Salvation Army under fire from LGBT community


By Malissa Rogers

Everyone can recall the site of a red bucket and the sound of a bell outside of their supermarket, essentially marking the beginning of the Christmas season. However, the Salvation Army’s Red Kettle campaign has recently made headlines again as LGBT rights advocates urge holiday shoppers to stop donating to the organization.

America’s Blog has encouraged LGBT supporters to donate downloadable “vouchers” to the bell ringers (view below), instead of money, to show that “bigotry is not a Christmas value.” The voucher states that as a supporter of the LGBT community, “I will not donate” to a discriminatory organization, such as the Salvation Army.   

“George Hood, a senior official with the Salvation Army, said the group never discriminates in delivering its services,” the Washington Post stated. “But on the question of hiring gay employees [he said]‘it really begins to chew away at the theological fabric of who we are.’”

This isn’t the first time that the Salvation Army’s views have been brought to the public’s attention. In November 2011, Bilerco Project blogger Bil Browning called on holiday shoppers to halt their donations to the Salvation Army because of the organizations conservative stance on homosexuality.

“The Salvation Army discriminates against gay people, and discriminating donors should find another charity this Christmas than evangelical bigots who advocate against our civil rights,” blogger John Aravosis writes. “The organization also has a record of actively lobbying governments worldwide for anti-gay policies — including an attempt to make consensual gay sex illegal.”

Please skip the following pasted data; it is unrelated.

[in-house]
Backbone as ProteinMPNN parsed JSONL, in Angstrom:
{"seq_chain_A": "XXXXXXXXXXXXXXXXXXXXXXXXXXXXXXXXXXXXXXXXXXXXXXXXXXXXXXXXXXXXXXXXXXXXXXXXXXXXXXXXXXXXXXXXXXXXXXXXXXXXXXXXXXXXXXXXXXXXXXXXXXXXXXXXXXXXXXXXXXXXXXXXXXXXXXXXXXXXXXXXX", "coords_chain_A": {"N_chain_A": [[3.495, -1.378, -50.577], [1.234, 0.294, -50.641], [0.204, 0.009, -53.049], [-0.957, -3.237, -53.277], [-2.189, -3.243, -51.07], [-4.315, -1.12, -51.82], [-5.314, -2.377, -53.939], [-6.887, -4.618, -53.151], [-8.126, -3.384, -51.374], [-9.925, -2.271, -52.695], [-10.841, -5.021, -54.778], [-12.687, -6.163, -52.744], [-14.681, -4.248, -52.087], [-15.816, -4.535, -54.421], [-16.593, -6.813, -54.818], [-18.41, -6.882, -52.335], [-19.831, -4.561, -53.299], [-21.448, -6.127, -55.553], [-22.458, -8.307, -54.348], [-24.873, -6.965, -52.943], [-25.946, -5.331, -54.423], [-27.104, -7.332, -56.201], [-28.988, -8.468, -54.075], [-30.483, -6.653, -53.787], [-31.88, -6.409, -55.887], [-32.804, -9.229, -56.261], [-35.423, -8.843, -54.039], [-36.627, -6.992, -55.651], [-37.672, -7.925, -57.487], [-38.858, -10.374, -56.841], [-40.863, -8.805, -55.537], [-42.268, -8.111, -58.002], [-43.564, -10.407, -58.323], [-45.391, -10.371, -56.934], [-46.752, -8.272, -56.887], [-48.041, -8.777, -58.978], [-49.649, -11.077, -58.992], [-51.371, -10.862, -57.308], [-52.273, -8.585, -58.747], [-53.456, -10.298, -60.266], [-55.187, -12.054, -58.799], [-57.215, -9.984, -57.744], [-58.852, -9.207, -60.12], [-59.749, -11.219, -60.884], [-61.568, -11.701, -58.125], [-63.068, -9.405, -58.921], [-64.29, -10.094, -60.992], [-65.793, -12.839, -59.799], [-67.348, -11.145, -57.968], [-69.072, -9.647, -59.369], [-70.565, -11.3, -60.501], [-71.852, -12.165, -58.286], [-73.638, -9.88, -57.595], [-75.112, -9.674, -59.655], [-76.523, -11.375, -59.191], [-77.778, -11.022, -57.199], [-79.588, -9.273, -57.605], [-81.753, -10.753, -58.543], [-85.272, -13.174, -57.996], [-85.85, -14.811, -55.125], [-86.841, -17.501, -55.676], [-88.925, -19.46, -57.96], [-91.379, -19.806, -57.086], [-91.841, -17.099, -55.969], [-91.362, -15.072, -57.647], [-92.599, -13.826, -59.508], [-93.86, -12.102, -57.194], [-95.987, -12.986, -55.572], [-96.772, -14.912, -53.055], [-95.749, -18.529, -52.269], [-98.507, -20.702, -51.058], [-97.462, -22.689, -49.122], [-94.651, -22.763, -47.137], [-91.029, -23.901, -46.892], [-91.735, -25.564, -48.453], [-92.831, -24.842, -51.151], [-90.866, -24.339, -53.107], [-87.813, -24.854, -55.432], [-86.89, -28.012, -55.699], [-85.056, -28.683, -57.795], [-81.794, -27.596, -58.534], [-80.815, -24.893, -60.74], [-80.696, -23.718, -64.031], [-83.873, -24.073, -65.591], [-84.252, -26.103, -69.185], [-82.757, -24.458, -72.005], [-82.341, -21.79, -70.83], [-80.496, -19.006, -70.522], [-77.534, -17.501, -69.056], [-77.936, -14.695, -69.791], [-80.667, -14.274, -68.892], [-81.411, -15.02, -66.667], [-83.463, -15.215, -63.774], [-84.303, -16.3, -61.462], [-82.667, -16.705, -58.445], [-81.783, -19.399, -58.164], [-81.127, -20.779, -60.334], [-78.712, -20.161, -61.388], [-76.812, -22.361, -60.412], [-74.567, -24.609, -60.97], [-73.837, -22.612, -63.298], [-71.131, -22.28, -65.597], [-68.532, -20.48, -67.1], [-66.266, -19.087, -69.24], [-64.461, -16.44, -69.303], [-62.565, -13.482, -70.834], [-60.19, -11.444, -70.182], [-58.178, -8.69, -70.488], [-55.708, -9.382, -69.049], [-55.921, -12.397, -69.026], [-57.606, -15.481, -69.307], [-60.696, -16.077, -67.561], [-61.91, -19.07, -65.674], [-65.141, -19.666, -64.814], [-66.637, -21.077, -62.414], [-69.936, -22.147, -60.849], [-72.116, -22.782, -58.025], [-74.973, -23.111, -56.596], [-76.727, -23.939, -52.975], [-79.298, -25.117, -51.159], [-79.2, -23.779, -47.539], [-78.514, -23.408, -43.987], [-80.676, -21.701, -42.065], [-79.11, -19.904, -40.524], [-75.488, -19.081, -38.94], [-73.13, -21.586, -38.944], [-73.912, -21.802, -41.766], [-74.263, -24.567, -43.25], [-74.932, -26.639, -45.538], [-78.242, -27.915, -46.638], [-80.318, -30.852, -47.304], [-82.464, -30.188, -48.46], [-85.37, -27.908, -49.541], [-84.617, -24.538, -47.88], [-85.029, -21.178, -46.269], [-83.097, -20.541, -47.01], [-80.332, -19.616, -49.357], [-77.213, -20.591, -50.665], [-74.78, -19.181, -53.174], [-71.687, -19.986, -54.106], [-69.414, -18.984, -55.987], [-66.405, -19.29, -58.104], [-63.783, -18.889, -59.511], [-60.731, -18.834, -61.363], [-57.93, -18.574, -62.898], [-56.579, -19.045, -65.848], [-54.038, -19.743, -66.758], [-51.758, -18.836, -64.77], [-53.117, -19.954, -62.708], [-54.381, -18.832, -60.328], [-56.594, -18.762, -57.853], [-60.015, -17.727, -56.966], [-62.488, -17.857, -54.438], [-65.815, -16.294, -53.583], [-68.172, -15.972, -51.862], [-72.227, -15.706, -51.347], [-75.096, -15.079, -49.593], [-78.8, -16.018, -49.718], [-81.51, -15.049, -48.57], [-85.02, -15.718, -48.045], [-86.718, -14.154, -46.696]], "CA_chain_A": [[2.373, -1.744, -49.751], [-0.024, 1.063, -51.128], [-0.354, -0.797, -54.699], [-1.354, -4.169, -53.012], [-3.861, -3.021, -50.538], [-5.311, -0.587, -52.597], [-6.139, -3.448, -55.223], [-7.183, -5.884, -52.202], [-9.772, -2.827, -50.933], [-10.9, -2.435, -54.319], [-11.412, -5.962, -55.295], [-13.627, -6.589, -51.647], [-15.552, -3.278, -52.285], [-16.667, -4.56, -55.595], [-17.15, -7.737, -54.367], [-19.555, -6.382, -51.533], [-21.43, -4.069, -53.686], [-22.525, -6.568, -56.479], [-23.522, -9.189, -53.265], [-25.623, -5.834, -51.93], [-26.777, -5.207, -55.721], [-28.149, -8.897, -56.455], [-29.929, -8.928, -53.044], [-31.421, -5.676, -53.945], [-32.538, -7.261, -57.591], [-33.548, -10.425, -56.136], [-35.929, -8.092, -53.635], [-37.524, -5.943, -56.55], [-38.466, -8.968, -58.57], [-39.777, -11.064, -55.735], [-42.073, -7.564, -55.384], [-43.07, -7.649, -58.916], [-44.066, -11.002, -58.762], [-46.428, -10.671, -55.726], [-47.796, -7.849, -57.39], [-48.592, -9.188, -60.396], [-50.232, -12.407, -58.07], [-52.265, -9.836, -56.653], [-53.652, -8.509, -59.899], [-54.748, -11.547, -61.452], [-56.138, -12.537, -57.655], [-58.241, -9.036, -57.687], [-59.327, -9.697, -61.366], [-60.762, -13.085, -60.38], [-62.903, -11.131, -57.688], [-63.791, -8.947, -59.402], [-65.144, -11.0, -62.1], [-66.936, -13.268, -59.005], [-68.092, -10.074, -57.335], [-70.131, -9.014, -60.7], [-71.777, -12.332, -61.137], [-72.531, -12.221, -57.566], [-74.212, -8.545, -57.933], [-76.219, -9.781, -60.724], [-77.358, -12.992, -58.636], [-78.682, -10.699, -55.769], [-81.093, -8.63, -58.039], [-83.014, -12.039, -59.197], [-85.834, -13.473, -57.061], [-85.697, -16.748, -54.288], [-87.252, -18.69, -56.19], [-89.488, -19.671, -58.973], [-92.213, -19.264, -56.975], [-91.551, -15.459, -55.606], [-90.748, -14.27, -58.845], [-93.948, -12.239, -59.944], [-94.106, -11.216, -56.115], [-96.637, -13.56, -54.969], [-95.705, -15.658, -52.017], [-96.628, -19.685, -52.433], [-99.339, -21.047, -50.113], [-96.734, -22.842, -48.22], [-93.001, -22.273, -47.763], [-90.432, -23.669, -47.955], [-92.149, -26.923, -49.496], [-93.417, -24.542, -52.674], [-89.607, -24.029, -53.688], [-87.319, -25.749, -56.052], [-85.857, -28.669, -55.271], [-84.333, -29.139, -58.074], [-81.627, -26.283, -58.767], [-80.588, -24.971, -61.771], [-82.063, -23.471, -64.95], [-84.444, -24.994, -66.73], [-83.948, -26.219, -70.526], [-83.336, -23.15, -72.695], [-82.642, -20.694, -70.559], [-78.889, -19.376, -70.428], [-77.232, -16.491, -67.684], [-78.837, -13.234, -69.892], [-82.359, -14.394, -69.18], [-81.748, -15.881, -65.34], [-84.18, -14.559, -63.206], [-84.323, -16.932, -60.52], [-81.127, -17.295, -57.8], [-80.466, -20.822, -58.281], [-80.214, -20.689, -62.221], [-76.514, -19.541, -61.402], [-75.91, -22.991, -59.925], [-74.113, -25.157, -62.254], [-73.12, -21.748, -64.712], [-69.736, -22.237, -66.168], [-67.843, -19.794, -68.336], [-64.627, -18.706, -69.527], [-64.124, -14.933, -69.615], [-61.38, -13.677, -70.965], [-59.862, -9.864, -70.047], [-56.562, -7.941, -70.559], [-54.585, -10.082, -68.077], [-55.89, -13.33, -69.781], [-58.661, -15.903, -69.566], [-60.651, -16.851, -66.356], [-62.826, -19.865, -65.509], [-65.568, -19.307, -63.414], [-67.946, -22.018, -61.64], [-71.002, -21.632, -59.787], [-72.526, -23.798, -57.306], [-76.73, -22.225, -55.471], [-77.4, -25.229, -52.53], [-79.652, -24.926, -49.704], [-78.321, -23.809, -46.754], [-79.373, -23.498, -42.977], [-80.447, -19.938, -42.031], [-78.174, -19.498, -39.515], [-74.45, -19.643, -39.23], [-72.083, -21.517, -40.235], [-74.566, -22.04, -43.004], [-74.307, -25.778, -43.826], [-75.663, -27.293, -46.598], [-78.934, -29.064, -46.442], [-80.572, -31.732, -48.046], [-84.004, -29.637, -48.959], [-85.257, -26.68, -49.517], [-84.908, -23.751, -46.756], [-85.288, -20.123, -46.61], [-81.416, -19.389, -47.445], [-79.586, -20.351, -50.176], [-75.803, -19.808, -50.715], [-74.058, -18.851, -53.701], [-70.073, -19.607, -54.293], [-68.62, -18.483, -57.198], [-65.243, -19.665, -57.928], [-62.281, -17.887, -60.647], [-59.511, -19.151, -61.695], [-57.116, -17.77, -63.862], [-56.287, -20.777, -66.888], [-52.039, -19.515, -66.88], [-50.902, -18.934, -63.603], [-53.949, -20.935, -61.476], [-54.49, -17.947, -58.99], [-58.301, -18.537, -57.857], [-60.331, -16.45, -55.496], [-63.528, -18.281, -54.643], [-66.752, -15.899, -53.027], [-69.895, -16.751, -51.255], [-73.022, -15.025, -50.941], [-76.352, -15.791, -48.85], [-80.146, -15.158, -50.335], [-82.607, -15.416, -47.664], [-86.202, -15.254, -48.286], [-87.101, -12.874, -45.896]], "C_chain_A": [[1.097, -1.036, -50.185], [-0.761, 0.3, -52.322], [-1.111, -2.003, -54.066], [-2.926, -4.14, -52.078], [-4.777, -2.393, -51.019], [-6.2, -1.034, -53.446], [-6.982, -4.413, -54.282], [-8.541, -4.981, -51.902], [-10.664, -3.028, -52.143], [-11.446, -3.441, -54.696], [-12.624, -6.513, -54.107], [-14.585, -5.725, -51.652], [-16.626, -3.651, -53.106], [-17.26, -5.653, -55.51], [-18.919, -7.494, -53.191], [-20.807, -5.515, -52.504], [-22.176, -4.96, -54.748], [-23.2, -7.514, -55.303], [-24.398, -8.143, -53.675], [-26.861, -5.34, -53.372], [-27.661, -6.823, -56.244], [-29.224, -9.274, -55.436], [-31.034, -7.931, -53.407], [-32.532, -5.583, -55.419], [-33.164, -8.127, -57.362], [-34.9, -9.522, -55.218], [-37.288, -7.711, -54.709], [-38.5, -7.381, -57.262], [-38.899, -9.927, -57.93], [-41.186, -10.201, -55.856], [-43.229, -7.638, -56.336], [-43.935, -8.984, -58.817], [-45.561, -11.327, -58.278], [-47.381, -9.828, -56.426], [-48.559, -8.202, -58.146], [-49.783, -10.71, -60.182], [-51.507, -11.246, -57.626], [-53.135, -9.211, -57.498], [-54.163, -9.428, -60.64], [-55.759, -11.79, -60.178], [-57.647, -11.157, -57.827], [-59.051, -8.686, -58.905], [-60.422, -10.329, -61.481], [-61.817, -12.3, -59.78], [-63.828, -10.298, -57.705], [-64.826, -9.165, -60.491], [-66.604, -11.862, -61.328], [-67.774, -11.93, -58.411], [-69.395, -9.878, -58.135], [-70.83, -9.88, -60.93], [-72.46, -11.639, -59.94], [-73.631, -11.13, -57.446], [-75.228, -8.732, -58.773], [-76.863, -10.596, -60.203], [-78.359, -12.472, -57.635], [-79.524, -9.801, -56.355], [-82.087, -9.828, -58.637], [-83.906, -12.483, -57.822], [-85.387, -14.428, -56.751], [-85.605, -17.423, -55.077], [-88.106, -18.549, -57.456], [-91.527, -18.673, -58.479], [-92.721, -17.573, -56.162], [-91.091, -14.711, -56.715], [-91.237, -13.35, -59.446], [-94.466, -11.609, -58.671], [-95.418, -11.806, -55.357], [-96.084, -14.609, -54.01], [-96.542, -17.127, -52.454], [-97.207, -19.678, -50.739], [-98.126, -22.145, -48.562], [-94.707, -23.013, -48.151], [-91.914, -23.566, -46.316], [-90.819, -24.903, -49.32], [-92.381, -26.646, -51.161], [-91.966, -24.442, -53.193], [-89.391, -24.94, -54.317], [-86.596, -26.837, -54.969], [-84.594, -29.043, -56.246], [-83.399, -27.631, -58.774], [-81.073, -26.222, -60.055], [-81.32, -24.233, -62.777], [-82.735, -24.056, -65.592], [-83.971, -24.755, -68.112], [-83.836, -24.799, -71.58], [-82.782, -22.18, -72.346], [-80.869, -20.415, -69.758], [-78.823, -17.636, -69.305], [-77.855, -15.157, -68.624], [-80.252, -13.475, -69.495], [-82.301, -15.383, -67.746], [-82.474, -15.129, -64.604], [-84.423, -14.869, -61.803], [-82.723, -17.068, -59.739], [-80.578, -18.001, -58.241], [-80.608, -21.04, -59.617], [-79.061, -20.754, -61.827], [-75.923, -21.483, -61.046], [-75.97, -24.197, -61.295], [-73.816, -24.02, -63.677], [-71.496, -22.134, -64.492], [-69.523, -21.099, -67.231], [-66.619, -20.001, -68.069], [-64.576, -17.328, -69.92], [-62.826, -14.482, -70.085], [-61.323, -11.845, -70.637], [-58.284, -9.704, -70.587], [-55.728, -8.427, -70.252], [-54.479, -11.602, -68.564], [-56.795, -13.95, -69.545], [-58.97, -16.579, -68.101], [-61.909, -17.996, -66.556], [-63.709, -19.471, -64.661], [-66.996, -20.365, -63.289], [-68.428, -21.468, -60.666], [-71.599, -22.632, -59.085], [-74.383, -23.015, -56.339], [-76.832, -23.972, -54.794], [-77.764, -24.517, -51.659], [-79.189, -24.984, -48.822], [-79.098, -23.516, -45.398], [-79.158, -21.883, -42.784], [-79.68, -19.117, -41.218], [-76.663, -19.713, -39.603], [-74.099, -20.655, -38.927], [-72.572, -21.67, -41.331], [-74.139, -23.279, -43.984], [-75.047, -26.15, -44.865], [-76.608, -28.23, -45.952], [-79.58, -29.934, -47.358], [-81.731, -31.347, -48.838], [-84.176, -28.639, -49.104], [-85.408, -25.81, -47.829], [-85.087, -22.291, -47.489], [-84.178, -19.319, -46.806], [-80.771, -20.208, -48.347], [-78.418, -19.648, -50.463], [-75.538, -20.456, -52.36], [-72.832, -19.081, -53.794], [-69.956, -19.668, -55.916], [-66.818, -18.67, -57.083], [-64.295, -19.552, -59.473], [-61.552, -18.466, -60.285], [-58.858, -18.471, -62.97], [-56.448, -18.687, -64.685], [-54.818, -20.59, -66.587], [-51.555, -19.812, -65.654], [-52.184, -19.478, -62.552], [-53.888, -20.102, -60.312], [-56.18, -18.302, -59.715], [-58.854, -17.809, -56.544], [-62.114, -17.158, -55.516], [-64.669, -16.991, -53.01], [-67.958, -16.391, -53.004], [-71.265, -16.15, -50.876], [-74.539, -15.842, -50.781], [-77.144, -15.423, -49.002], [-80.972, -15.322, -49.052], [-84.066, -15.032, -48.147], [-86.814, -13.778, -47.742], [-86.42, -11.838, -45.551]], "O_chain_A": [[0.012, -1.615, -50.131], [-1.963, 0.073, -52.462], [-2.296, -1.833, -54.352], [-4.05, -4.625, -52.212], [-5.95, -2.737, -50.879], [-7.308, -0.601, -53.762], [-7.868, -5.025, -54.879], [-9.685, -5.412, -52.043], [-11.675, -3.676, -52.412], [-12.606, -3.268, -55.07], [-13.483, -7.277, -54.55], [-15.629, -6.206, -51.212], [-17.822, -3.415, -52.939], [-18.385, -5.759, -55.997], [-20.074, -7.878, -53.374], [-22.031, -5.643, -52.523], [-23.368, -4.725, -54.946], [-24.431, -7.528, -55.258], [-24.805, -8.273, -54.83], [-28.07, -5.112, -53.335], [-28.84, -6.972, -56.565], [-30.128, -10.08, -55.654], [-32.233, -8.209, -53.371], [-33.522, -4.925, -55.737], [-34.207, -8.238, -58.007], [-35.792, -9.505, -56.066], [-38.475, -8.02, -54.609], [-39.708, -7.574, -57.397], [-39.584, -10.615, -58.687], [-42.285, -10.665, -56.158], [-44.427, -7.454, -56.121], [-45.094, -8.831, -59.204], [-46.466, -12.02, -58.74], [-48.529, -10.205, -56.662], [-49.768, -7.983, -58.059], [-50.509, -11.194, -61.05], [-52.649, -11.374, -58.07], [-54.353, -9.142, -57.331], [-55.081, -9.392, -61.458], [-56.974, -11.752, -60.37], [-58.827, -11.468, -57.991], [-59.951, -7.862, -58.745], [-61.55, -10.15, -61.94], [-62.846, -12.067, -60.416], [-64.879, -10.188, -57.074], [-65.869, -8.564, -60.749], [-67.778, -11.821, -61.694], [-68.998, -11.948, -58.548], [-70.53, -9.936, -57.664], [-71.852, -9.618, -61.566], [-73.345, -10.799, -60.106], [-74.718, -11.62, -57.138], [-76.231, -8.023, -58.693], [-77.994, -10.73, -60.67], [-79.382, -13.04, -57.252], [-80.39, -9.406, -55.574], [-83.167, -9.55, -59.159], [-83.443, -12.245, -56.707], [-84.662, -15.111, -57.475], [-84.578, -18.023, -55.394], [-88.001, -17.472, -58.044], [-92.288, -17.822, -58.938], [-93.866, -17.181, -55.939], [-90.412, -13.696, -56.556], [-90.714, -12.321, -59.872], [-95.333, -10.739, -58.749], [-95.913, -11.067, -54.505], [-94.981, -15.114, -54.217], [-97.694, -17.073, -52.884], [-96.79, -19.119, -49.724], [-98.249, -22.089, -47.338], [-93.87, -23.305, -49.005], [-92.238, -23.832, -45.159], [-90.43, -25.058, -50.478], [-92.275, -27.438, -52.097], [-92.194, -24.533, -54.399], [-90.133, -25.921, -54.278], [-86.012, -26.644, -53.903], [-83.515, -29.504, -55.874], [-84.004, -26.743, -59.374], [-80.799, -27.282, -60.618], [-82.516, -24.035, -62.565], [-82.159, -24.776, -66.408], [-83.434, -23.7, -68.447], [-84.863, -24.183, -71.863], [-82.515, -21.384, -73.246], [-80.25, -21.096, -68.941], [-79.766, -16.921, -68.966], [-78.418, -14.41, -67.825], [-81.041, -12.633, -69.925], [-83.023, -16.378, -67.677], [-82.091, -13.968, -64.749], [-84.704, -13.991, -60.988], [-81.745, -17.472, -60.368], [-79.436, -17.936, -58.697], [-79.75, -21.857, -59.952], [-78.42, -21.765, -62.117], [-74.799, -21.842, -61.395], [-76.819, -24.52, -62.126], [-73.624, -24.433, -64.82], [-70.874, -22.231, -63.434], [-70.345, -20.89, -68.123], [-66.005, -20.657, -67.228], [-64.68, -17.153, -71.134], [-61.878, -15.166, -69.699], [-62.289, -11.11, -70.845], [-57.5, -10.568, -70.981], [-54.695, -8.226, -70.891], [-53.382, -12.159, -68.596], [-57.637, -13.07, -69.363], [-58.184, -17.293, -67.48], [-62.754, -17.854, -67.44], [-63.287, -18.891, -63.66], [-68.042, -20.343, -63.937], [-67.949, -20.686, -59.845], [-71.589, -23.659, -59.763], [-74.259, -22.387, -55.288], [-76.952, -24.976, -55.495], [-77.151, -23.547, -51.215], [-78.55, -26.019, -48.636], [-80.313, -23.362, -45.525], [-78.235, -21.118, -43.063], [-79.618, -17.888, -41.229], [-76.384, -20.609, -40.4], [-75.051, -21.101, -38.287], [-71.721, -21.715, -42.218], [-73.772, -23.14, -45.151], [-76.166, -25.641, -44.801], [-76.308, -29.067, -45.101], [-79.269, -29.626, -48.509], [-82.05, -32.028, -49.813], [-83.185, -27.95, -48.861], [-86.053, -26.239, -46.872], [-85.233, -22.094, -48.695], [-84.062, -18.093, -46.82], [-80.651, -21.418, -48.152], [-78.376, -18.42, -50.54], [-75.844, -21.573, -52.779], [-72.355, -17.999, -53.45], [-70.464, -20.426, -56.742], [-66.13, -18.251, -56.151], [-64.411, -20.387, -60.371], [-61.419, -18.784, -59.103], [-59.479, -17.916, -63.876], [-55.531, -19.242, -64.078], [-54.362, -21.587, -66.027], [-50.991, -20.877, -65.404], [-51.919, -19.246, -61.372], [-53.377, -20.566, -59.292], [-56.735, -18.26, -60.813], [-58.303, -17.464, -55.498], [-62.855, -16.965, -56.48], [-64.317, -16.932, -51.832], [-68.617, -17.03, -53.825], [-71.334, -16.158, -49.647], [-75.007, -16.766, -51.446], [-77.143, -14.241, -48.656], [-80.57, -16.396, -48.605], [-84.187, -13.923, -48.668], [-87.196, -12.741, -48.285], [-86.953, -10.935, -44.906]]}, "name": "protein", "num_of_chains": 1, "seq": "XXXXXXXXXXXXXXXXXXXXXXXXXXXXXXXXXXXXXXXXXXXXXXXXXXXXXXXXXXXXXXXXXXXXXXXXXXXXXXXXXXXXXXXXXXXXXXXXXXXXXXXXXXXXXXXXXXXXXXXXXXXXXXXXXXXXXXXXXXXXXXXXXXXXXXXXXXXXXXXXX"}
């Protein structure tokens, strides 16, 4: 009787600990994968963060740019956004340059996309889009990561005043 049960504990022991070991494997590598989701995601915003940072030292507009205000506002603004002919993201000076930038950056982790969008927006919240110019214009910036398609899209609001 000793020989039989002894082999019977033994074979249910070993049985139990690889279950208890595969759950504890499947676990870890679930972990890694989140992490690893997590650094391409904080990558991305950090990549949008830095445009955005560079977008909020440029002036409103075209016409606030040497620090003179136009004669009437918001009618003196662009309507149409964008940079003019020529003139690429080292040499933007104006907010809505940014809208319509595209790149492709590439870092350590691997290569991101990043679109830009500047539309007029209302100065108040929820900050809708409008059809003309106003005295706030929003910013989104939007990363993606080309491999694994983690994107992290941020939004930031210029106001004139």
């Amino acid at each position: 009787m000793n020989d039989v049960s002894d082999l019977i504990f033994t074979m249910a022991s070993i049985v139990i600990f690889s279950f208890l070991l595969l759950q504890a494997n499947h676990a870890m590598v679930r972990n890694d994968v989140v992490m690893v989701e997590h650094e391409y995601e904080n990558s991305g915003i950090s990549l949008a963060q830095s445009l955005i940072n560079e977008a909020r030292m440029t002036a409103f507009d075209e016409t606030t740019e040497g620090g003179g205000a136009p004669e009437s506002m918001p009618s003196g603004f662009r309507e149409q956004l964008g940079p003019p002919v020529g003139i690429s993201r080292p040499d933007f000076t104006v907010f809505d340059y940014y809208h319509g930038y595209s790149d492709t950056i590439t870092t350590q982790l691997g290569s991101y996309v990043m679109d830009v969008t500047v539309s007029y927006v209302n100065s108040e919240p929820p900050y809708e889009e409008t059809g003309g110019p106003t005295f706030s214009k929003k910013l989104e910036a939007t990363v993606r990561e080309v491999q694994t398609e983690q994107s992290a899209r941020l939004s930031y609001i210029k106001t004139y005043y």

Earlier this year, Major Anthony Craibe, an Australian Salvation Army official implied that LGBT people should be put to death and that it was “a part of our belief system.” His words echoed throughout the gay community and sparked international outcry.

In response to Craibe’s statement, Salvation Army spokesperson Major Bruce Harmer released his own statement, “The Salvation Army believes in the sanctity of all human life…we consider every person to be of infinite value, and each life a gift from God to be cherished, nurtured and preserved.” 

The Salvation Army began in London, founded in 1865 by Methodist preacher William Booth. Today, the organization operates throughout the world in 122 countries; helping the poor and those afflicted by addiction. However, the Salvation Army’s “Position Statement” states that homosexual conduct can only be guided by scripture, which states that intimacy between members of the same sex is forbidden.

Within recent years, collection amounts have been considerably large for the Salvation Army, but not all of that money reaches poor, hungry or homeless people. According to the New York Times, each local unit of “red kettles” pays ten percent of its revenue to one of the forty state or regional divisions throughout the country, and every division pays 10 percent to one of four national territories. In the end each of the four national territories provides a quarter of the government’s budget, which could mean that the money donated could ultimately be used for lobbying in Washington.

“The Salvation Army has a history of active discrimination against gays and lesbians,” Browning said.  “While you might think you’re helping the hungry and homeless by dropping a few dollars in the bright red buckets, not everyone can share in the donations.” 

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